I still remember how wrenching it was to drop eleven-year-old Carolynn at her first sleep-away camp. And I still remember taking Leslie to college, moving her in, and then watching her walk away from me without looking back. Those days still grip my heart.

If you’ve experienced similar days, similar pain, I can tell you they were nothing, nothing, compared to the day you deliver your spouse to a memory care unit for what is supposed to be a month’s respite for both of you.

My husband’s long, long journey from “mild dementia” to “can’t rule out Alzheimer’s” to “probably Parkinson’s, too, with Lewy Body disease” has lasted 15 years. Fourteen-and-a-half of them relatively easy, I now realise. My panicked uncertainty during the time since February when he had a bad fall, followed by weeks of rapid decline have been exhausting, wearing, and sad for me and the rest of the family.

Not so for Peter! The one good thing about dementia — any of the dementias, I suspect – is that the afflicted doesn’t remember anything from one minute, one second, to the next.

After those bleak early February days, I decided to try respite care because I could not carry on without a break from the constant crises. No matter how many times I explained to Peter that he’d be in respite care for a few weeks — a therapeutic lie meaning “at least a month” — he never grasped it. I based my explanation on the number of times he’d fallen since February. He had no memory of that, even with photos as proof, nor of any of his recent falls. “I can’t lift you,” I said, “can’t take care of you when you’re like this.”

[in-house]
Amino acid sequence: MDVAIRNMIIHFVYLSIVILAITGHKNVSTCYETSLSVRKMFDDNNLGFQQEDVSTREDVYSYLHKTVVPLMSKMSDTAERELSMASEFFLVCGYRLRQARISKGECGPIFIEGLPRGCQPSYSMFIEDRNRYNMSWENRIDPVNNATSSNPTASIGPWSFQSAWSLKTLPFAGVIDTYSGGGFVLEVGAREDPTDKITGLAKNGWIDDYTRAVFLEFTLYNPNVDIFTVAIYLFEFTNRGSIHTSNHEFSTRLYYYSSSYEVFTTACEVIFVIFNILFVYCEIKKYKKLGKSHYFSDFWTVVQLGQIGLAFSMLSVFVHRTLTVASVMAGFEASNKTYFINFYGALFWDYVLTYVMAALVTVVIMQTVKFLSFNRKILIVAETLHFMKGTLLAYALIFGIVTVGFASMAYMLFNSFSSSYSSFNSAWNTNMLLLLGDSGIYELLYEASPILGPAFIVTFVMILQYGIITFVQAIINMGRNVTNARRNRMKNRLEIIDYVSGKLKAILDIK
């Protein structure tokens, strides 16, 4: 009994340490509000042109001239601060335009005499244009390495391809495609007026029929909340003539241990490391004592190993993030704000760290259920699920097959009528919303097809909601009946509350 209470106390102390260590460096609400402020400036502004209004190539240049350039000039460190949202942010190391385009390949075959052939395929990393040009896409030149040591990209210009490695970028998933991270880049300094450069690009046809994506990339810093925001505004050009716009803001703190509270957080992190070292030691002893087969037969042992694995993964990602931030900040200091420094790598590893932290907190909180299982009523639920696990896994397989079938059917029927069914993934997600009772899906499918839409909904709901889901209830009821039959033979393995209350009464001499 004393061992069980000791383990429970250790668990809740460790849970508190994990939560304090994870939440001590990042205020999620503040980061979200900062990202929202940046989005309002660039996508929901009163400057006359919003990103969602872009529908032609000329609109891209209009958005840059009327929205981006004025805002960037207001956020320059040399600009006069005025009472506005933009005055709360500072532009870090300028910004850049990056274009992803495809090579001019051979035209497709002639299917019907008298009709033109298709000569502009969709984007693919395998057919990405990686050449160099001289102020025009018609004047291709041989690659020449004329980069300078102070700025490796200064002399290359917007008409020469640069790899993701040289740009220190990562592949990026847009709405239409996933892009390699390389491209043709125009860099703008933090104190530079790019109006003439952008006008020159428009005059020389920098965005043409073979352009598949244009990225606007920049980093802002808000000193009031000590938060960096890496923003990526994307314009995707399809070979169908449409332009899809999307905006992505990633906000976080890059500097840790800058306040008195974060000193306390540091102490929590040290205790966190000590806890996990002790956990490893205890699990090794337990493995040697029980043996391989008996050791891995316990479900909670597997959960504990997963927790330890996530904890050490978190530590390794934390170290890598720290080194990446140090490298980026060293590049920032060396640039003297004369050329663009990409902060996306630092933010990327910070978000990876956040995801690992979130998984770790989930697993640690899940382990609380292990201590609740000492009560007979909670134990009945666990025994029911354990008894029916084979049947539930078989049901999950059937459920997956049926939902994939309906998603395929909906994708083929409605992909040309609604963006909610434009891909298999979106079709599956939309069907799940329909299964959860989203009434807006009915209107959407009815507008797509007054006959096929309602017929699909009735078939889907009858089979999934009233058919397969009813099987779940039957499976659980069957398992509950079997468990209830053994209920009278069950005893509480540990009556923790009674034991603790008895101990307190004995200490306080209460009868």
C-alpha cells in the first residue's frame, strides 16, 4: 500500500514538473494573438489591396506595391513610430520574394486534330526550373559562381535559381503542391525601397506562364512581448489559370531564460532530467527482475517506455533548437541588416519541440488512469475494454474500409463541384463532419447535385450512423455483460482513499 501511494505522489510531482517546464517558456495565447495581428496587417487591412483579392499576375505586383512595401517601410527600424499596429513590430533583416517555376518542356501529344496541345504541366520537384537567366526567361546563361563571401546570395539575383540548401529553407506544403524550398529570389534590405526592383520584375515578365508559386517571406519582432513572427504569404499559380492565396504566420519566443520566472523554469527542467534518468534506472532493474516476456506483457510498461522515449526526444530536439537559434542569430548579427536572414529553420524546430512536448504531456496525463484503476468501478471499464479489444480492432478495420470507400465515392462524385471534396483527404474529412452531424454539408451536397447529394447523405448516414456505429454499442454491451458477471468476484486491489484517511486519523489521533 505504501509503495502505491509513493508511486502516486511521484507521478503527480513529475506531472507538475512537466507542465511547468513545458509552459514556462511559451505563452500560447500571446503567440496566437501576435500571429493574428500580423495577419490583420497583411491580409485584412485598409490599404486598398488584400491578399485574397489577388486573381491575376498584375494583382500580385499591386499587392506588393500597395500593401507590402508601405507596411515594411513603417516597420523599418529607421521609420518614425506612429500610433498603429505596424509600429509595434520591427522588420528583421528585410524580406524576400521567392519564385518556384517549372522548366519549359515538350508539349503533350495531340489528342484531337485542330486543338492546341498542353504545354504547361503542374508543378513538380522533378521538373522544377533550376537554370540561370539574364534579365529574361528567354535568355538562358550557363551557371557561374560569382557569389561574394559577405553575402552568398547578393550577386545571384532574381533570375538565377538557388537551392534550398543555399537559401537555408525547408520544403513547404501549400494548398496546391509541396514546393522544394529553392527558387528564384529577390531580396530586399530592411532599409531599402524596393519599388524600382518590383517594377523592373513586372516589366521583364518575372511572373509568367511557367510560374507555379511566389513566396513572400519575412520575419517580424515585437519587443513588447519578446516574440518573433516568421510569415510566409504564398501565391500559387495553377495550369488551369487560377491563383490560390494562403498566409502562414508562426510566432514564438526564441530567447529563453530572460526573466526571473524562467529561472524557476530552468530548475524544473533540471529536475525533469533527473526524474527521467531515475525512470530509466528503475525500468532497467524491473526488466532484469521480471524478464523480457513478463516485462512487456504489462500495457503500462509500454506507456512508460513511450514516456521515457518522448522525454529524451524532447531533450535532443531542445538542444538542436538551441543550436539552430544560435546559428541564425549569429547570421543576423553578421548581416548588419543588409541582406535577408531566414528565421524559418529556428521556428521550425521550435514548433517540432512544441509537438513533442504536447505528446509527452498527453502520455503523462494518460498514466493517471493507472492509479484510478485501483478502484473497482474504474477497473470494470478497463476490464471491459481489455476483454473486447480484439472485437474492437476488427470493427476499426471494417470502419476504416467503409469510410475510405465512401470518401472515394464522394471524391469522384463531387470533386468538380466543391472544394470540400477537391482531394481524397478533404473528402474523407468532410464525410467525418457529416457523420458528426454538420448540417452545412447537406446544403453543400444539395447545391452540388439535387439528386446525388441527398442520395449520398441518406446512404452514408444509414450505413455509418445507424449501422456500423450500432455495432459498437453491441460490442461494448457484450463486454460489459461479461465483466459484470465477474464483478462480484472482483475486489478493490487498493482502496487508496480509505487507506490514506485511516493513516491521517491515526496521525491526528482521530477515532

Leslie and I had already checked local respite care. The best choice was obvious. Even so, Peter and I coasted along for another few weeks or maybe a month. Push came to shove in April. Peter fell again while we walked Nobby one evening. I’d convinced him to hold my hand and use his cane with his other hand when, suddenly, he smashed face first onto the street. He didn’t have the strength to get himself up and I didn’t have the strength to lift him. I’d been so diligent about keeping my cell phone with me, but we’d just come home from a nice dinner out, and my phone was still in my purse…on the kitchen counter.  Luckily, a young woman came by and helped lift him, then offered to get her car to take Peter home.

Not even seconds after it happened, nor at anytime since, did he remember falling. It was time.The hours, days, weeks, months whipped by so quickly since February while I struggled to keep things “normal.” Yet, the same period oozed too. Years could have passed while I was stuck in a molasses swamp.

I wouldn’t wish any of this on anyone.

The awful April day when Peter, Leslie and I met with the facilities’ director of nursing, the administrator and others is a blur. Though my husband didn’t understand what was going on, he did know he was the center of discussion and he hates that. He understood just enough to know he didn’t like what was happening. His Mt. Rushmore persona was apparent. I reached for his hand, but he pulled away angrily.